Picks and Pans Review: Elizabeth Taylor
updated 04/02/2001 AT 01:00 AM EDT
•originally published 04/02/2001 AT 01:00 AM EDT
(Wed., April 4, 8 p.m. ET)
When Elizabeth Taylor met costar Richard Burton on the Cleopatra set in 1962, "he was suffering from a hangover," she recalls in PBS's Great Performances paean to the screen diva. With shaking hands, he was "trying to drink a cup of coffee.... Our eyes locked." Thus began one of Hollywood's juiciest love affairs. The same story is recounted (though not by Liz, who wasn't interviewed) in American Movie Classics' two-hour autopsy of 1963's Cleopatra, then—at a cost of $44 million—the most expensive movie ever made. Ironically, you learn more about Taylor, now 69, in the dishy AMC account of her overstuffed epic than in PBS's lightweight recap of her career. Though Liz gives great anecdote—she recalls being first on the scene of the 1956 auto accident that injured her friend Montgomery Clift and tearfully reenacts her grief when she learned of third husband Mike Todd's death in a 1957 plane crash—there's not much about her accidents and illnesses or her seven other marriages (including two to Burton). By contrast AMC tells how she almost died from a pneumonia-induced coma while shooting Cleopatra and was later denounced in the Vatican and Congress for cavorting openly with Burton while their spouses (Eddie Fisher and Sybil Burton) stewed. Taylor aside, Cleopatra's cost overruns, cast changes and cutthroat intrigues are all chronicled in this first-rate primer on how not to make a movie.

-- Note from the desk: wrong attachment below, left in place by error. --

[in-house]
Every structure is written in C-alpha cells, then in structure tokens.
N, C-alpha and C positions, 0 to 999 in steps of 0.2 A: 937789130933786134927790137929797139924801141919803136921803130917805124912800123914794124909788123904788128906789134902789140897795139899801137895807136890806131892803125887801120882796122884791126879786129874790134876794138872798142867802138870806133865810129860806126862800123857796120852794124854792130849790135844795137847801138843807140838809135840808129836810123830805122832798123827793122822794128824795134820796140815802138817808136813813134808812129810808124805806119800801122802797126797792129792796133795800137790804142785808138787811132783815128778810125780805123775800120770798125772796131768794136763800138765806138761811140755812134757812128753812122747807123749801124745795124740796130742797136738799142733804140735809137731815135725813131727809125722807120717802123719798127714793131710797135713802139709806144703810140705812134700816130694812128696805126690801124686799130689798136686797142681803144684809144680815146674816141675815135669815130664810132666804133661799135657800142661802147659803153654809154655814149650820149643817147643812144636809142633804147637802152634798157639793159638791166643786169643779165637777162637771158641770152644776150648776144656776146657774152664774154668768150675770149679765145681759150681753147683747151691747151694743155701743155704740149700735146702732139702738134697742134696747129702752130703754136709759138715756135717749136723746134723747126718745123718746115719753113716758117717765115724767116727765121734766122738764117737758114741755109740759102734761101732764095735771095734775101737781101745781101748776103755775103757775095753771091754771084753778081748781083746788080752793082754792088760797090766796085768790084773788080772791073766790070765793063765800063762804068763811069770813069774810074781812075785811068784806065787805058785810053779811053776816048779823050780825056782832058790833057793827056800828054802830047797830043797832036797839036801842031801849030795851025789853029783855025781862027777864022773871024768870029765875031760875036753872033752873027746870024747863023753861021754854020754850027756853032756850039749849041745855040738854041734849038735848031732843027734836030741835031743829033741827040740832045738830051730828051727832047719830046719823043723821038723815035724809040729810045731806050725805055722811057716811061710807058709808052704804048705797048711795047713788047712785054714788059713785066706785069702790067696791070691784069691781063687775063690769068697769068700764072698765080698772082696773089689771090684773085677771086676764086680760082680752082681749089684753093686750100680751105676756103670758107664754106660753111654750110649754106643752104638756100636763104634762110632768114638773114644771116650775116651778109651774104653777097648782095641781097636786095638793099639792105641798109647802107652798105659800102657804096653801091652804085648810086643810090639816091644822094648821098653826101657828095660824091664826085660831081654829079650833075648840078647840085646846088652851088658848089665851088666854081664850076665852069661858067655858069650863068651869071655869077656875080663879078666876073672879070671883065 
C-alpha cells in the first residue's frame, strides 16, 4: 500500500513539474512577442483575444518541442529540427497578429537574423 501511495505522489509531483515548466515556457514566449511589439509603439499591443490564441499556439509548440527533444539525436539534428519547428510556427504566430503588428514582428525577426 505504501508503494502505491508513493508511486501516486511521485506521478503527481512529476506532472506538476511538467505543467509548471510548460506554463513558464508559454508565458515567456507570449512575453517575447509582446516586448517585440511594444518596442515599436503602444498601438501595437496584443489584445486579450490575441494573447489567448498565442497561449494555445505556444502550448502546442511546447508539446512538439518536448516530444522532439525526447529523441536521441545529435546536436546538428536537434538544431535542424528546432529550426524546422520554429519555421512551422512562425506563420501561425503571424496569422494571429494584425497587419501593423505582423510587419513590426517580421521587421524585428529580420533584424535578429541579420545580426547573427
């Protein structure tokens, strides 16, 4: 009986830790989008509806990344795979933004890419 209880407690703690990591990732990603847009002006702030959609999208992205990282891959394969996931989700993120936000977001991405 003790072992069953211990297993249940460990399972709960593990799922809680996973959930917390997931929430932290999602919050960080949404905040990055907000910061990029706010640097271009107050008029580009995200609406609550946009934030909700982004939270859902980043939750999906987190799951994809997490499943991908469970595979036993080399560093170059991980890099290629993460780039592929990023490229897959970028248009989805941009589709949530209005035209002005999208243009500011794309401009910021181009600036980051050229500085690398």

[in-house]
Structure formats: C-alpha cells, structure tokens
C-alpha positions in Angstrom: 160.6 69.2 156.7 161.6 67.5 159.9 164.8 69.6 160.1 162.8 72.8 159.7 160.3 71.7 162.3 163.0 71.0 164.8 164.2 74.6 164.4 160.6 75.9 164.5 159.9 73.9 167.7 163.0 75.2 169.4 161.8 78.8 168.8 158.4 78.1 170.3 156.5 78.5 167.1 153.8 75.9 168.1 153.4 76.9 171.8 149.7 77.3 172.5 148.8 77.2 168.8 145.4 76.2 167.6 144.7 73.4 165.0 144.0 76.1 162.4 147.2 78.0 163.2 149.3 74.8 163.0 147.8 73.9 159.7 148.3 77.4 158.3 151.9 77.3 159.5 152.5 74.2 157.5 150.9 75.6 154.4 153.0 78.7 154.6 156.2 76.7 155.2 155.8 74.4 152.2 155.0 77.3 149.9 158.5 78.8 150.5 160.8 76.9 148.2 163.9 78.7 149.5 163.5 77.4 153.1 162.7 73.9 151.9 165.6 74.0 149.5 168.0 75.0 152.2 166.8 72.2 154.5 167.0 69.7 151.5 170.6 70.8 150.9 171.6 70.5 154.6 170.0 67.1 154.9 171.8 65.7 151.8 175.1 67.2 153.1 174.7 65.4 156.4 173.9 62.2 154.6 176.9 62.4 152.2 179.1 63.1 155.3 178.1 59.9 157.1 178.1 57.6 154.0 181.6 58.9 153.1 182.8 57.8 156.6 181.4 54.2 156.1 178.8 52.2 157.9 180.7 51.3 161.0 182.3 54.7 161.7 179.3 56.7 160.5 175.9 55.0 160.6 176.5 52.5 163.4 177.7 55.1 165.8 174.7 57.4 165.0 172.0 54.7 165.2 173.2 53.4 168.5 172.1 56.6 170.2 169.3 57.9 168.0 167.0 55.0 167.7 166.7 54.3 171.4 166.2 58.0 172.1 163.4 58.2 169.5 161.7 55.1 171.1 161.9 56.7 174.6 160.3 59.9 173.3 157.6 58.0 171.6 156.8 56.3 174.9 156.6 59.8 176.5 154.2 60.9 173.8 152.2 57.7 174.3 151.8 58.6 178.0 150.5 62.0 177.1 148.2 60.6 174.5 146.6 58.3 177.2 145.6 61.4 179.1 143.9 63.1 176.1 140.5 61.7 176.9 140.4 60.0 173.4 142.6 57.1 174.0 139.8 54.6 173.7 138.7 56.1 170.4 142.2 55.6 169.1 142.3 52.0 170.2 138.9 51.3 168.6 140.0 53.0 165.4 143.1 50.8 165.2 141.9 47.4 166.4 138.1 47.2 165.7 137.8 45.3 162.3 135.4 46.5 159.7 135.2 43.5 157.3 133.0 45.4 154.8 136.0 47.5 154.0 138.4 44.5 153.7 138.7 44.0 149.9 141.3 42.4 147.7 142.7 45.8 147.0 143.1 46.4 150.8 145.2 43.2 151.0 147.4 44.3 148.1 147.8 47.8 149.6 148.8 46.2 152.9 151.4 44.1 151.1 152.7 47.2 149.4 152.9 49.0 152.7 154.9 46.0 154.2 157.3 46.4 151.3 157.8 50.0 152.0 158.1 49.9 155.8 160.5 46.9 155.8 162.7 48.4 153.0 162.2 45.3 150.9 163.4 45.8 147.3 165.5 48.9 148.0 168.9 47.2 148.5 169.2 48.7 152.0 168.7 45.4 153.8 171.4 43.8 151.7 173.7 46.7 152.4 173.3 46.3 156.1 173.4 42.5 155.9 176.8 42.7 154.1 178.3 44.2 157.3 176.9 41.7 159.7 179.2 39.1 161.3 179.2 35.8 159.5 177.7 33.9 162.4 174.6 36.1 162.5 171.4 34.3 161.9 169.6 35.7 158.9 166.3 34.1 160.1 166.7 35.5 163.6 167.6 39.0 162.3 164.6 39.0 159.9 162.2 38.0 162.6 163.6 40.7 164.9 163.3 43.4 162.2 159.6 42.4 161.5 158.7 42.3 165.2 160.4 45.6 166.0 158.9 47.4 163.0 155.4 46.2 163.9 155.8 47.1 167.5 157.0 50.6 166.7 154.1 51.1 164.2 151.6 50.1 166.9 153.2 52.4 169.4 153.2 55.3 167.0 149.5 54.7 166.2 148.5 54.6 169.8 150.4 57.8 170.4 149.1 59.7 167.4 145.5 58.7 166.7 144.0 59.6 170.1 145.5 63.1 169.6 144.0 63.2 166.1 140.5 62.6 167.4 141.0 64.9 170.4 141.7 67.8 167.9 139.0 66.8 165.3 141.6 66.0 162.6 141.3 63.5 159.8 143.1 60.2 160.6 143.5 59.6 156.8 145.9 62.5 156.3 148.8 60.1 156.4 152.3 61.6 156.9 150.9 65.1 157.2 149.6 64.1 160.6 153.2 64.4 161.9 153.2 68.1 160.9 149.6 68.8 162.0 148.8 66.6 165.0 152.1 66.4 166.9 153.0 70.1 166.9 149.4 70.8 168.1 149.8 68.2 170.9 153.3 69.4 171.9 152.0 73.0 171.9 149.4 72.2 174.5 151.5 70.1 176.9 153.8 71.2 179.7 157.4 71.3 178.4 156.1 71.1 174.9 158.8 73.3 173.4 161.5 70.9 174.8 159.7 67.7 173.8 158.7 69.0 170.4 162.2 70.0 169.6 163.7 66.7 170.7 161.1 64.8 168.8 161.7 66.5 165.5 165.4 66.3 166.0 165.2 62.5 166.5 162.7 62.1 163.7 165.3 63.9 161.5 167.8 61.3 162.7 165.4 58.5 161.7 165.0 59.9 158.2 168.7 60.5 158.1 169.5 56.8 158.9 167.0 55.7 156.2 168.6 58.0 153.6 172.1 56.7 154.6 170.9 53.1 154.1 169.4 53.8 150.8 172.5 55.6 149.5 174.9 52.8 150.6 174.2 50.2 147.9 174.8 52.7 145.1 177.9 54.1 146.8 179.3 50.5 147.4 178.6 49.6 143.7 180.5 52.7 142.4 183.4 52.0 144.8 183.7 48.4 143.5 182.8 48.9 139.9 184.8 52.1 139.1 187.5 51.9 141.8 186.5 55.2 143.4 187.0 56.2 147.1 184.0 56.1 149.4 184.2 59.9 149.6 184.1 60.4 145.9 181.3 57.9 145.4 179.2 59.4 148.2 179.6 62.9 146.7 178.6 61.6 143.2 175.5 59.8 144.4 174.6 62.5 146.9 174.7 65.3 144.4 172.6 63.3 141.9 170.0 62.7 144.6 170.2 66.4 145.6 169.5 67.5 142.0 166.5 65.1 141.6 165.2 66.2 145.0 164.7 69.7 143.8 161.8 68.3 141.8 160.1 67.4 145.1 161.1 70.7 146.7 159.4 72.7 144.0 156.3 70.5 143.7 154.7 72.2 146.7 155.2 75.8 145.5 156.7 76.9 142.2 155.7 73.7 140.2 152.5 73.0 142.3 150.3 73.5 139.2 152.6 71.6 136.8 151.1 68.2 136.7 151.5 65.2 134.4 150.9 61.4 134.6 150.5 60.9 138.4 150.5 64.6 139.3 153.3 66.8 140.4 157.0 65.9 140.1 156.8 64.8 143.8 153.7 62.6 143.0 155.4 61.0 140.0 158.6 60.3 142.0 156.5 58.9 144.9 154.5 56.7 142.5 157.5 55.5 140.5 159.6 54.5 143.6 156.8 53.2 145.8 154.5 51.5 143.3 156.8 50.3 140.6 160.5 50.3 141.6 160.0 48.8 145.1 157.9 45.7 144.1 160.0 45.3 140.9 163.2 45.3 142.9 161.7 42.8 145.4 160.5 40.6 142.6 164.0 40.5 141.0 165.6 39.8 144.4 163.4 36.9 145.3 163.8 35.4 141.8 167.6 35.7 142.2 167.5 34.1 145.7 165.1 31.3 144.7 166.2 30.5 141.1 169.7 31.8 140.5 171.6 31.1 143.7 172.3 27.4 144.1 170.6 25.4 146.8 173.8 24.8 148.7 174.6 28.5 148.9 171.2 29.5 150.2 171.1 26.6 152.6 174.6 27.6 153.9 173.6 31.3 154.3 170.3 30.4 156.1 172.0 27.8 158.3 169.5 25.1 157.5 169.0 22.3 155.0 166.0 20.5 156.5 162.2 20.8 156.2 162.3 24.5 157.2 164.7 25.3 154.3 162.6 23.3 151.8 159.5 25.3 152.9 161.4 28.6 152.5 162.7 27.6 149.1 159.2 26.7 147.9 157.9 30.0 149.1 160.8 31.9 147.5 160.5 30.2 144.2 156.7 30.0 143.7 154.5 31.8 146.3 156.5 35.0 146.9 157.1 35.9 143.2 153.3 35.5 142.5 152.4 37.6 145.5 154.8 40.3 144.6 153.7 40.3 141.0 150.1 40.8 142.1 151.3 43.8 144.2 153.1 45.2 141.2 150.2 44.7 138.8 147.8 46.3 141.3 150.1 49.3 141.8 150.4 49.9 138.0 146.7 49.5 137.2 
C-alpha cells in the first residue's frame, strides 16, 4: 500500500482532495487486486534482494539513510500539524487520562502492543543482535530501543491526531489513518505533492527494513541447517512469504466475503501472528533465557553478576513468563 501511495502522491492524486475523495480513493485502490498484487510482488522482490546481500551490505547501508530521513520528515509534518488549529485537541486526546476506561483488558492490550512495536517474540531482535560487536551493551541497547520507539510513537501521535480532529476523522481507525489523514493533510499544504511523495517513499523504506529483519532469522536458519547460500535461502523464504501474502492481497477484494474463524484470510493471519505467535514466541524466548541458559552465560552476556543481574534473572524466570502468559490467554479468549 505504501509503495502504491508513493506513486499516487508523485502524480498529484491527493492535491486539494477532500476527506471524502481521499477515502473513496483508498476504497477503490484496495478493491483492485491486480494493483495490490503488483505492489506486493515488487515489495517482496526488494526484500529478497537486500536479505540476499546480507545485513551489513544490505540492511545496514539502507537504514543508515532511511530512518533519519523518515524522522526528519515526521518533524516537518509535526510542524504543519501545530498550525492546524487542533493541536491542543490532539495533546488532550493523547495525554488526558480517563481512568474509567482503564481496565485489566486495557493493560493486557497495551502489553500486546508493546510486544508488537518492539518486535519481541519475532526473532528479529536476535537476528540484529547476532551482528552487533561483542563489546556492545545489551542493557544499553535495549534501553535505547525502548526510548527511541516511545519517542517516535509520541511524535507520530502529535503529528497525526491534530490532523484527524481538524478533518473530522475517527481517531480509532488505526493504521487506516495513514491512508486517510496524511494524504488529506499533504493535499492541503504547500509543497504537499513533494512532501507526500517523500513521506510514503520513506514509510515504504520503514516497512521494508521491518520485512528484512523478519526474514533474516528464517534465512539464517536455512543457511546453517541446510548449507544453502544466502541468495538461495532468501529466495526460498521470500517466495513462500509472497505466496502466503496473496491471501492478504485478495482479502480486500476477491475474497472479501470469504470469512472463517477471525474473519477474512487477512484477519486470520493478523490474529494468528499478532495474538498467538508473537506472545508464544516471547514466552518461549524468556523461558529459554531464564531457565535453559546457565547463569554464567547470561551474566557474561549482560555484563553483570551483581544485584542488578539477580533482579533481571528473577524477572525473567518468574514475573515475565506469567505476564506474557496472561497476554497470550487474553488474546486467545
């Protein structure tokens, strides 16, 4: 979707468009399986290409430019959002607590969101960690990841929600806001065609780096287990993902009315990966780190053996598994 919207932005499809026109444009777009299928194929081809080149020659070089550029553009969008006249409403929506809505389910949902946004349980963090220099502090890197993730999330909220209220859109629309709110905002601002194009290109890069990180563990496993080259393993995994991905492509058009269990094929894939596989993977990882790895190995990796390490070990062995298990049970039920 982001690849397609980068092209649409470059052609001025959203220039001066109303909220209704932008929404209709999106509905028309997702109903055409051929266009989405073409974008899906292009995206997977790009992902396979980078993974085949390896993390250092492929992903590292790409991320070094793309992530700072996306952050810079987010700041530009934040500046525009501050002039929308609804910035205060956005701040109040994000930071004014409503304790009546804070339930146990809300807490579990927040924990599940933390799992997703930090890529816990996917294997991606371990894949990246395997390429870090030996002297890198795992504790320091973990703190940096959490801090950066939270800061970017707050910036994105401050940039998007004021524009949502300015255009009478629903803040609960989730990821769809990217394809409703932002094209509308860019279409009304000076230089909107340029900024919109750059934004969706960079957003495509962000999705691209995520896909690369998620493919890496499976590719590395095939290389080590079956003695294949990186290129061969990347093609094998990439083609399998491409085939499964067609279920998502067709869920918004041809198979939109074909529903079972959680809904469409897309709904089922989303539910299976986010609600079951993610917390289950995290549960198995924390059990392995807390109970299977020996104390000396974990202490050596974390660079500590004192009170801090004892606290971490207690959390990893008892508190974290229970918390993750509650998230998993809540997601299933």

Bottom Line: Liz bio fizzles; Cleo has brio
Terry Kelleher is on vacation.